Cockfighting is illegal in all U.S. states, but California is one of the only states where the first-time offense is only a misdemeanor.
While the goal of the laws against cockfighting are to prevent animal cruelty, the activity—which local historian Sandy Lydon calls one of the oldest spectator sports in history—has deep roots in some immigrant groups’ history and culture.
“Cockfighting, bull, and bear fights are all part of our California history,” Lydon says.
Cockfighting, traditionally, was extremely important to the early Asian immigrants in California, primarily the young Filipino men who came over in the 1930s to work on farms. Cockfighting was their means of recreation after long grueling workdays for minimal pay, and it was a legal part of their culture back in the Philippines.
“What gambling offered to the early immigrants was hope—a chance to get even and get out,” Lydon says. “That lure is still here in America, if you look at casinos, horse races, all of it. What we have here is an intersection where culture and tradition encounter 21st century sensibilities.”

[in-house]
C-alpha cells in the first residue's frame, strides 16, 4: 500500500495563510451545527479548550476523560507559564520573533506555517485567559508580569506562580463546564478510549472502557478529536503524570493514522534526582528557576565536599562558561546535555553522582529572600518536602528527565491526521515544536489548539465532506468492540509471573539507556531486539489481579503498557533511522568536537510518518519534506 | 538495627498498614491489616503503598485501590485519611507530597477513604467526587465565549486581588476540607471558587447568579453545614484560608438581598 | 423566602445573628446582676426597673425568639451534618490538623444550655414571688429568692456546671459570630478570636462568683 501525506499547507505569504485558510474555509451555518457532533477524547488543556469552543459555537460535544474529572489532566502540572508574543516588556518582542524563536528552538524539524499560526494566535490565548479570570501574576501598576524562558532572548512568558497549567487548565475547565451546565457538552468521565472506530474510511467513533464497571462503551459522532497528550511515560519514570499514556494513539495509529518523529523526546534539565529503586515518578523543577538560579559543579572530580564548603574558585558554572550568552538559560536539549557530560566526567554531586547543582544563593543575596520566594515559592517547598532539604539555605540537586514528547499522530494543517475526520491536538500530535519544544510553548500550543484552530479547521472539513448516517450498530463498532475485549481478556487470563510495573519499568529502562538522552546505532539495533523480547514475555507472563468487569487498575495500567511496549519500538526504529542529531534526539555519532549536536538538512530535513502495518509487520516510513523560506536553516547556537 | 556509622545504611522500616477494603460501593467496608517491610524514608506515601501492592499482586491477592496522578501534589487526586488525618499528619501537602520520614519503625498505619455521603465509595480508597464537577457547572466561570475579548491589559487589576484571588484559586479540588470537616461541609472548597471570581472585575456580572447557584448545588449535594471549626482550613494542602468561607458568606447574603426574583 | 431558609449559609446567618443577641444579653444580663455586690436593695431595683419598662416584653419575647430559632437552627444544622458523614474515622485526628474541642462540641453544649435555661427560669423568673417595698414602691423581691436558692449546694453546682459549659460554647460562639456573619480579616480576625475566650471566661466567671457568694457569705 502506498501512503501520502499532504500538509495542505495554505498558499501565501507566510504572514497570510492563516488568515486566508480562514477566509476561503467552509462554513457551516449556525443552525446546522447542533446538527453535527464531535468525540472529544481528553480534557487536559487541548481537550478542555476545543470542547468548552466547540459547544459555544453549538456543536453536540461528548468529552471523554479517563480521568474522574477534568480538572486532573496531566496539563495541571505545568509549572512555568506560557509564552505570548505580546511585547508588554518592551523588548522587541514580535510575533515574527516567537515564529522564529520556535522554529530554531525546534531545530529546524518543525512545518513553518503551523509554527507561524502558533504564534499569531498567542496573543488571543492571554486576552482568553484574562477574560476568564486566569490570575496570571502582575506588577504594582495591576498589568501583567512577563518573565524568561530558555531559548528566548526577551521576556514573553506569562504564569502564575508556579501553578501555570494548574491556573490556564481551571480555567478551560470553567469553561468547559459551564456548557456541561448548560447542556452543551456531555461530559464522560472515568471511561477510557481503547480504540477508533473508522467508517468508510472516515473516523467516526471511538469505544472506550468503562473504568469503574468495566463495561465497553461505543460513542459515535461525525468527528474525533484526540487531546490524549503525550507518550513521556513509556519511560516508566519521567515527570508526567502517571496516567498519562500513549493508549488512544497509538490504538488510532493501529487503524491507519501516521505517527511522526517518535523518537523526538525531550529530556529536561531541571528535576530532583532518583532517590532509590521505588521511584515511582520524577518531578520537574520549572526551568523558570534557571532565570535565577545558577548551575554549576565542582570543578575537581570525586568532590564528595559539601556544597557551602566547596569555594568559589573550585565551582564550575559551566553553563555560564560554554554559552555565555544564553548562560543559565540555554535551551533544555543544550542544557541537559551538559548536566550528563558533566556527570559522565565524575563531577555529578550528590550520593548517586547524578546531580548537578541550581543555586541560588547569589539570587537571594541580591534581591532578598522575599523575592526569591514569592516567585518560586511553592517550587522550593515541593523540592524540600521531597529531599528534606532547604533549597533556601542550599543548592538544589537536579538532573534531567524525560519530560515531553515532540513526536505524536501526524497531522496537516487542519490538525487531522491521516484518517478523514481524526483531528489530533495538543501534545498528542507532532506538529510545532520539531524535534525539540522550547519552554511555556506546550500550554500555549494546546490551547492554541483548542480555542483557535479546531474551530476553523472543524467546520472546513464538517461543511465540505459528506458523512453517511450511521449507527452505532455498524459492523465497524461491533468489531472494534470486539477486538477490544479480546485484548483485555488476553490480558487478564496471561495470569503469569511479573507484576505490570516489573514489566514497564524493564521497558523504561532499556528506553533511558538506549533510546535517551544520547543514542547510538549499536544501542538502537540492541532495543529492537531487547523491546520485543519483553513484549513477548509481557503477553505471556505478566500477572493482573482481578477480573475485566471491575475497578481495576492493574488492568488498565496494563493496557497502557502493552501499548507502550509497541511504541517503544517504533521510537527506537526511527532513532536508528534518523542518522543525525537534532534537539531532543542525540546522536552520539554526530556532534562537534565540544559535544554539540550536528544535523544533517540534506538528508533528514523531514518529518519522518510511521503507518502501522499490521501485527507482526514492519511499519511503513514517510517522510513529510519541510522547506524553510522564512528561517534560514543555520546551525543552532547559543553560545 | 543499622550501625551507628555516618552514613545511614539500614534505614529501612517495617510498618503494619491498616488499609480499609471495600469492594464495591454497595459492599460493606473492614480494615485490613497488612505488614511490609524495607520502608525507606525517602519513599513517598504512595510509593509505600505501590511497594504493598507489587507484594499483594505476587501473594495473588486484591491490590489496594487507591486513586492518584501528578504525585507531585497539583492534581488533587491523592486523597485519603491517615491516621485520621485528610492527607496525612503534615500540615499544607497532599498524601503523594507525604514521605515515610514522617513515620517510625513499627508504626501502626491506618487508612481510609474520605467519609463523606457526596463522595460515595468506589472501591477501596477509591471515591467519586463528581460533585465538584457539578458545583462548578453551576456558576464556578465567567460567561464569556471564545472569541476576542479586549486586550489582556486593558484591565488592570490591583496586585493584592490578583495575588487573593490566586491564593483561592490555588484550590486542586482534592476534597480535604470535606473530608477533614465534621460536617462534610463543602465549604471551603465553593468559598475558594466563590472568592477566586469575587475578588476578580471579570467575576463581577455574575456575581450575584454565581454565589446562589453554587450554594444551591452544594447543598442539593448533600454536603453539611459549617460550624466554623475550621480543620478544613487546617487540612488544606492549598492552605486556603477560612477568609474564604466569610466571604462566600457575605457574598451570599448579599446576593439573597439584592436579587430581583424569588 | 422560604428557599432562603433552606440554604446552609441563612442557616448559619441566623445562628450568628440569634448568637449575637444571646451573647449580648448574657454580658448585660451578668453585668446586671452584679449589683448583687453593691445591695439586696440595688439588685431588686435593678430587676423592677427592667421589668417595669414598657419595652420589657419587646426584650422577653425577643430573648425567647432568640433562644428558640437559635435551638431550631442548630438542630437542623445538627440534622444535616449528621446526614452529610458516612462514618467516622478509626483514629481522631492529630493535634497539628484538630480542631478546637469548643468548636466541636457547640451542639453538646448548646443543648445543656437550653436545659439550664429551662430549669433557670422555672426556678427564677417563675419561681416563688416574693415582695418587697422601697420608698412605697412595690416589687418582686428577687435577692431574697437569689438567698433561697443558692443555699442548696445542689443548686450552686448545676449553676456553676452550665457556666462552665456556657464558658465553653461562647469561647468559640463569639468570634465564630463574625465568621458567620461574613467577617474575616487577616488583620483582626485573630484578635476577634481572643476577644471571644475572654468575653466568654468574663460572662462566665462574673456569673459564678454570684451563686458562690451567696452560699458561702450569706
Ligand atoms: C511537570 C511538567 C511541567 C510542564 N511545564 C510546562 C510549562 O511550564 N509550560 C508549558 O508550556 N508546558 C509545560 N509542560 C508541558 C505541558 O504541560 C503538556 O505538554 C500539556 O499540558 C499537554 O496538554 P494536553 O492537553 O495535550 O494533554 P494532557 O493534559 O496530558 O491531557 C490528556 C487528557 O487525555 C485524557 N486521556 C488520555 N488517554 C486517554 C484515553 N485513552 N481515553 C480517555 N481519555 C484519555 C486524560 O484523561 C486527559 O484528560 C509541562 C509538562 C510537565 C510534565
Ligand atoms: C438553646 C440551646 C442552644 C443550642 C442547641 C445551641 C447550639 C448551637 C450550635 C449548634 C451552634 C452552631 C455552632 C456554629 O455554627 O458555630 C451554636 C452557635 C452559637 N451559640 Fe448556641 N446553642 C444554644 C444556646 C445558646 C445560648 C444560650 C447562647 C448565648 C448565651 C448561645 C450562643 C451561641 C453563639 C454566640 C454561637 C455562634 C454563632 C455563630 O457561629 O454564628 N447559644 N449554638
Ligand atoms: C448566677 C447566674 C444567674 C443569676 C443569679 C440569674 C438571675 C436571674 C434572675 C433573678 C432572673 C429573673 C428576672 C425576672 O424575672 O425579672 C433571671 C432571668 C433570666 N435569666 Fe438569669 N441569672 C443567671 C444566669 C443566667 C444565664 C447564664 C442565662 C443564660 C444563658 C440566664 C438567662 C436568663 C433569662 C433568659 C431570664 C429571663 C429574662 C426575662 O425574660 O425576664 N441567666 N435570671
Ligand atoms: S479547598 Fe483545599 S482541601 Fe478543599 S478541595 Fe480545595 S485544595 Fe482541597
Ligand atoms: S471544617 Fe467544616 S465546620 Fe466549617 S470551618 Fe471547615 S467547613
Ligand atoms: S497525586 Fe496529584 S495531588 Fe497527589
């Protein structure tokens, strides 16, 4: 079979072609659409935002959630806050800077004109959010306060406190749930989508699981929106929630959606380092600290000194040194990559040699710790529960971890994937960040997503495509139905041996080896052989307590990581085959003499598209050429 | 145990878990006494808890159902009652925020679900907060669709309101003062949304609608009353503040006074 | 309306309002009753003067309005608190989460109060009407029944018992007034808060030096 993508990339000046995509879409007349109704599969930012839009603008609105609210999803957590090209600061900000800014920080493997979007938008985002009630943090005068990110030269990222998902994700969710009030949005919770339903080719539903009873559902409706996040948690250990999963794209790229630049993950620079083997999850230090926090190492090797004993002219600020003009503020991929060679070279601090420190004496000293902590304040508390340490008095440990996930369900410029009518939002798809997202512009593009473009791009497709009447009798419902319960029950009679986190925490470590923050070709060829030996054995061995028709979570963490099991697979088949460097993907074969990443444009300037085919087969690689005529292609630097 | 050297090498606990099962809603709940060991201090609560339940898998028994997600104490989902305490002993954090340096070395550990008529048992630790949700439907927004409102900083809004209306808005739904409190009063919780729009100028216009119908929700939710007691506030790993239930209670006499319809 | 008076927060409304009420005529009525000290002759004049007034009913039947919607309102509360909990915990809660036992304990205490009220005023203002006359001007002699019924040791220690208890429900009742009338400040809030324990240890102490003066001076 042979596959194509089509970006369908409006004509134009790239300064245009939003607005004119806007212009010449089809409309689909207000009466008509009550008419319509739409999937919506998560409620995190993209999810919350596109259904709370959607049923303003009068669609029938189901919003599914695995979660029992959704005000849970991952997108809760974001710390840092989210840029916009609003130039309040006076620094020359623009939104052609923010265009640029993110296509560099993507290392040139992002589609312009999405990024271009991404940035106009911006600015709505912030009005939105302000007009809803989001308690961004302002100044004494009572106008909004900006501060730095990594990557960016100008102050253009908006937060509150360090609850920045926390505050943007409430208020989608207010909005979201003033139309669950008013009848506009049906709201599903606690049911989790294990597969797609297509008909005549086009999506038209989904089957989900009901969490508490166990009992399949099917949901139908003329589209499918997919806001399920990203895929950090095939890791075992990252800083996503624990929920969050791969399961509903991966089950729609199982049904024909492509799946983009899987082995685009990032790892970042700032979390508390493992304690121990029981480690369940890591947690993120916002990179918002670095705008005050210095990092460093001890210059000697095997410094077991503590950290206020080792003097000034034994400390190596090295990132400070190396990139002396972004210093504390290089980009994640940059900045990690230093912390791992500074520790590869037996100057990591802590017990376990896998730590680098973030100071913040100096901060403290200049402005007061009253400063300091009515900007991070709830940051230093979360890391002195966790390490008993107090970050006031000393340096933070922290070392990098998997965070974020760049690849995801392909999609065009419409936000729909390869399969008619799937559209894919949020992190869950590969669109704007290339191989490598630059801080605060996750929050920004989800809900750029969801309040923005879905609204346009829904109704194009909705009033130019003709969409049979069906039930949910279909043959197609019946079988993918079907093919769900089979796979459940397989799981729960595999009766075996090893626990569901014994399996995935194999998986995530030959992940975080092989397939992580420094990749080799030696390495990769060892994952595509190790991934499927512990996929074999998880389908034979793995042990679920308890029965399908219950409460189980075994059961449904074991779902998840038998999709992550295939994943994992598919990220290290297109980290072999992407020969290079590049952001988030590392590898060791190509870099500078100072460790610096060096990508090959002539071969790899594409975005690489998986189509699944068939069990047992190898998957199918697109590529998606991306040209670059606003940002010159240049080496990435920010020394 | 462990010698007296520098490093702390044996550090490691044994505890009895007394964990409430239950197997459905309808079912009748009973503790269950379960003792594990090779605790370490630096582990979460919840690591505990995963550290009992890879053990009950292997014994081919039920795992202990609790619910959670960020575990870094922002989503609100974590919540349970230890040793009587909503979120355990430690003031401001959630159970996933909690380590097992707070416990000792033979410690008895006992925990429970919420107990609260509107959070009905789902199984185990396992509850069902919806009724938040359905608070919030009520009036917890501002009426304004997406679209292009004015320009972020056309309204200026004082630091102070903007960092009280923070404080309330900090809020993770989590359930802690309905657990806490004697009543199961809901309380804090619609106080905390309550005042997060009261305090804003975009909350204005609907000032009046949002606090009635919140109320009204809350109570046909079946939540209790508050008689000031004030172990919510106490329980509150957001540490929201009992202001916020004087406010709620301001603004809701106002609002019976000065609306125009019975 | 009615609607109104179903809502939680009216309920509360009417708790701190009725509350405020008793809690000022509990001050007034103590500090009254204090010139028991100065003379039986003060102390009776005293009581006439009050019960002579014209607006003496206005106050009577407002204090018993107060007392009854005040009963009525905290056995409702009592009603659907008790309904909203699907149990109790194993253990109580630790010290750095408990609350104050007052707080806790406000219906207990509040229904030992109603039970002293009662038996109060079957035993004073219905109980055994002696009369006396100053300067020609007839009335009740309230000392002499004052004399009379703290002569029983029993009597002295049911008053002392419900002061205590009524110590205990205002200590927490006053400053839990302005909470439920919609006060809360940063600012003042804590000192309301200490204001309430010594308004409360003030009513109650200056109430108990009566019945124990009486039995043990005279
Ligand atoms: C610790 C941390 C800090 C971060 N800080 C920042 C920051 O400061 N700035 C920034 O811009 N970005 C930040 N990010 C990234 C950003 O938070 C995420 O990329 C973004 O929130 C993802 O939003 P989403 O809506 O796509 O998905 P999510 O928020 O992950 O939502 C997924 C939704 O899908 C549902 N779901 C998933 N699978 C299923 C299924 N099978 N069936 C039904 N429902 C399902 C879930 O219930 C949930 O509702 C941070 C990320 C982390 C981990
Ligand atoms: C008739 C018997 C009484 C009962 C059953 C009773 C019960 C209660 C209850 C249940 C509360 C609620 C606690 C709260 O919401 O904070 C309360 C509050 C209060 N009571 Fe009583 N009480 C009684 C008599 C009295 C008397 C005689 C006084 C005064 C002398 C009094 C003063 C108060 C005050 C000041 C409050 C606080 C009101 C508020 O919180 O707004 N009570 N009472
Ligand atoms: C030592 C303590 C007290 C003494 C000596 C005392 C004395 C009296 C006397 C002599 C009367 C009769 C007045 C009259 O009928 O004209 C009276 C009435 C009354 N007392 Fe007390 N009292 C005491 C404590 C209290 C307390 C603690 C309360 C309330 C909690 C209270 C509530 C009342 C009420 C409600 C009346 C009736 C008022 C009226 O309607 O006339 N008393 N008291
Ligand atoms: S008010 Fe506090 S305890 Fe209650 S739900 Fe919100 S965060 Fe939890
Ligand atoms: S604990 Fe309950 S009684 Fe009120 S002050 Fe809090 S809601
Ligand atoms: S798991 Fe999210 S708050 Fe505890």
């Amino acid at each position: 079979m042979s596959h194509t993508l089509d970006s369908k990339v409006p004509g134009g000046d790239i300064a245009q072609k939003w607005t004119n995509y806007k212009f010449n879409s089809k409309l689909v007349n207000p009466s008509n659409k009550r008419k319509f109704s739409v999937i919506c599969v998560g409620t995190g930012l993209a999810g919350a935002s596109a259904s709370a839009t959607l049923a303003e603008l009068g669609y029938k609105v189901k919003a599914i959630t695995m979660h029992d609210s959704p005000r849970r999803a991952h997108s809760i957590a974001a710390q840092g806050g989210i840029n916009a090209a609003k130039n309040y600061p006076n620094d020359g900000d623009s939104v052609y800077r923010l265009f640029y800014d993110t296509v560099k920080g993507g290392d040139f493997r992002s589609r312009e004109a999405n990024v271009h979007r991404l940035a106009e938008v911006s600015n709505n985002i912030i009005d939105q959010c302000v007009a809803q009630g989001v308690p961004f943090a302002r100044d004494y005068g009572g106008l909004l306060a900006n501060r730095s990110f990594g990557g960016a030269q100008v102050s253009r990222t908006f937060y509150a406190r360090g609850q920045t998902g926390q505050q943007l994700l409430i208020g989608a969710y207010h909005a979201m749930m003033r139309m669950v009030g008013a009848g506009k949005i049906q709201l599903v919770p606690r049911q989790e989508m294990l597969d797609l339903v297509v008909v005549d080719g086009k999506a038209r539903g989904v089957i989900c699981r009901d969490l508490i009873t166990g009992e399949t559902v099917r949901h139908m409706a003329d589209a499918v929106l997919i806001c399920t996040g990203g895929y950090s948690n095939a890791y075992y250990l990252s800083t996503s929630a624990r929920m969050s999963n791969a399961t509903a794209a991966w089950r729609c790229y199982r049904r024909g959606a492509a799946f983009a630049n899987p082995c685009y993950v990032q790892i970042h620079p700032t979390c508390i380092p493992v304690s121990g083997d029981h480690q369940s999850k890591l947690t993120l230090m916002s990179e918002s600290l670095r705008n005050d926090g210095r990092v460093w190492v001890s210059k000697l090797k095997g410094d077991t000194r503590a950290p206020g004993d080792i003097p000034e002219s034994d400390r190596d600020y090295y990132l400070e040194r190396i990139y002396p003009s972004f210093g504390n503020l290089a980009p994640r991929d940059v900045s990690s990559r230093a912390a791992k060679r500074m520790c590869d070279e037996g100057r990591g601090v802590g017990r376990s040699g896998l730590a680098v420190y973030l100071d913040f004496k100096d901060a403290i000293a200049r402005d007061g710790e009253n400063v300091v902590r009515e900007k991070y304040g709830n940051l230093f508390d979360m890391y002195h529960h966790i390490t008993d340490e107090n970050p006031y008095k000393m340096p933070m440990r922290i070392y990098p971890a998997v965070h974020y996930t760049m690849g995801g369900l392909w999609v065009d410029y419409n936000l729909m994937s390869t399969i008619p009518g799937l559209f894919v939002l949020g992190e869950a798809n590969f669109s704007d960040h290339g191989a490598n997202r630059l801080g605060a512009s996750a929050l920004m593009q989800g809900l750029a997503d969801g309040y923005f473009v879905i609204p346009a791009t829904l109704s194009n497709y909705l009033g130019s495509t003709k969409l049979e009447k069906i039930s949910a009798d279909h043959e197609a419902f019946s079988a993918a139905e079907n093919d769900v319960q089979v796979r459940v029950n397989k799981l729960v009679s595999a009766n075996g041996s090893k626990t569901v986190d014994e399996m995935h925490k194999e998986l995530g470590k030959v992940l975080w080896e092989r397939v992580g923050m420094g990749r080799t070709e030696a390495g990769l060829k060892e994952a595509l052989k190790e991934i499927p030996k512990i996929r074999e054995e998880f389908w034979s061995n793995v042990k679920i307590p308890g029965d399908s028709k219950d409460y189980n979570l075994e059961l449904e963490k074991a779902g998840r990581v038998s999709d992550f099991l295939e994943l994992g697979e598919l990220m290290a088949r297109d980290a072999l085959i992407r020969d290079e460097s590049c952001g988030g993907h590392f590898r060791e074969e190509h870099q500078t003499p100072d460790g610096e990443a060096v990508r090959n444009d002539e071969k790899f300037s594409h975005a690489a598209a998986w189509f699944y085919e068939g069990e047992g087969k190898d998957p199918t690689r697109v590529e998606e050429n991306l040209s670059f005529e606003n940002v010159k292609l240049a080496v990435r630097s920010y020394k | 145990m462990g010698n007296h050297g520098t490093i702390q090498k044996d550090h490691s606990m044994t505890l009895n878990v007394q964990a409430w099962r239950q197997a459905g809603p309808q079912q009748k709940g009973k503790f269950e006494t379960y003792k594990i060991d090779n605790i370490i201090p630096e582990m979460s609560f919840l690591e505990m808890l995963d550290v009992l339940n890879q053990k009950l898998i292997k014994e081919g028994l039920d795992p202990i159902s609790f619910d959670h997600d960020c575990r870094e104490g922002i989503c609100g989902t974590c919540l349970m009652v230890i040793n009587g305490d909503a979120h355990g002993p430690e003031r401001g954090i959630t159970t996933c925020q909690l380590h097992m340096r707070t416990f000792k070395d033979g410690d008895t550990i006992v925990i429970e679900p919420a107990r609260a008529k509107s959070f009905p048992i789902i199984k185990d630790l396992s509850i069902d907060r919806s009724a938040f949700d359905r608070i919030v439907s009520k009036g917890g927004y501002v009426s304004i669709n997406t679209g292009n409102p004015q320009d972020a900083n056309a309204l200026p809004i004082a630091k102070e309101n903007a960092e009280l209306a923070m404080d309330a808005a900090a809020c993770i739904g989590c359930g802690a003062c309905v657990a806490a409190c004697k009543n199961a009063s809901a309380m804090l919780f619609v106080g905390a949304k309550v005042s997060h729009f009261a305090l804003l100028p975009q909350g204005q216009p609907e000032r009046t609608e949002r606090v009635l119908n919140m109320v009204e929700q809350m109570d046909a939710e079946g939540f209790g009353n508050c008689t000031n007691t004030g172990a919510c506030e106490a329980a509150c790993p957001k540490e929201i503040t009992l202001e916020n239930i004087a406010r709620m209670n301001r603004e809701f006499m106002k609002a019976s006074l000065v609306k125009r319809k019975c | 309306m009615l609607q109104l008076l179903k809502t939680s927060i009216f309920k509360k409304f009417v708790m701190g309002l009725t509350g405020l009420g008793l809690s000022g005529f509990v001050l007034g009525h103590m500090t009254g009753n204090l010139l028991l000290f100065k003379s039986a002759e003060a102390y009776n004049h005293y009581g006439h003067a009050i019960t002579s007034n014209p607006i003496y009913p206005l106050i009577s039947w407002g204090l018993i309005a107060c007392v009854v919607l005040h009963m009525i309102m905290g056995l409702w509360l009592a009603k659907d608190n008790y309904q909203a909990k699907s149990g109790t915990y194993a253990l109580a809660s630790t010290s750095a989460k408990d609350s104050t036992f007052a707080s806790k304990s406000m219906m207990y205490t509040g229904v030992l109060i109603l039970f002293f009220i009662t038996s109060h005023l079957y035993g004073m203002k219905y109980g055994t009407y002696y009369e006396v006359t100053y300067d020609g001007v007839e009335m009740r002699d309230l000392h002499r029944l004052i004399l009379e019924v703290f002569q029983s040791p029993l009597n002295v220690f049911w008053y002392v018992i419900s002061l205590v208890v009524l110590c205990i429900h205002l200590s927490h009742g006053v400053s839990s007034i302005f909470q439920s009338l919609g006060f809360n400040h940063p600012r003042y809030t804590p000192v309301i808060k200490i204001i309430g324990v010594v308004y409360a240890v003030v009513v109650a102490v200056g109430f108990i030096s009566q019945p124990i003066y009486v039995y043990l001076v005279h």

For some, he says, outlawing it is seen as a form of cultural imperialism—the values of the majority being imposed on immigrant minorities.
When officers arrived, most of the roosters were still in their cages. This was lucky because the birds were in a several-week conditioning process leading up to the event that makes them extremely aggressive. Several had to be corralled by officers and placed in cages, but no one was hurt, Skalland says.
Stosuy says it appears that around 15 to 20 participants brought about four birds each for the fight based on the number of areas for pre-fight prepping.
If the fight had not been interrupted, Stosuy says the owners would have placed their fighting roosters into flight pens, gotten them riled up, and then attached small blades to their feet. The birds would then slash at each other until one was dead.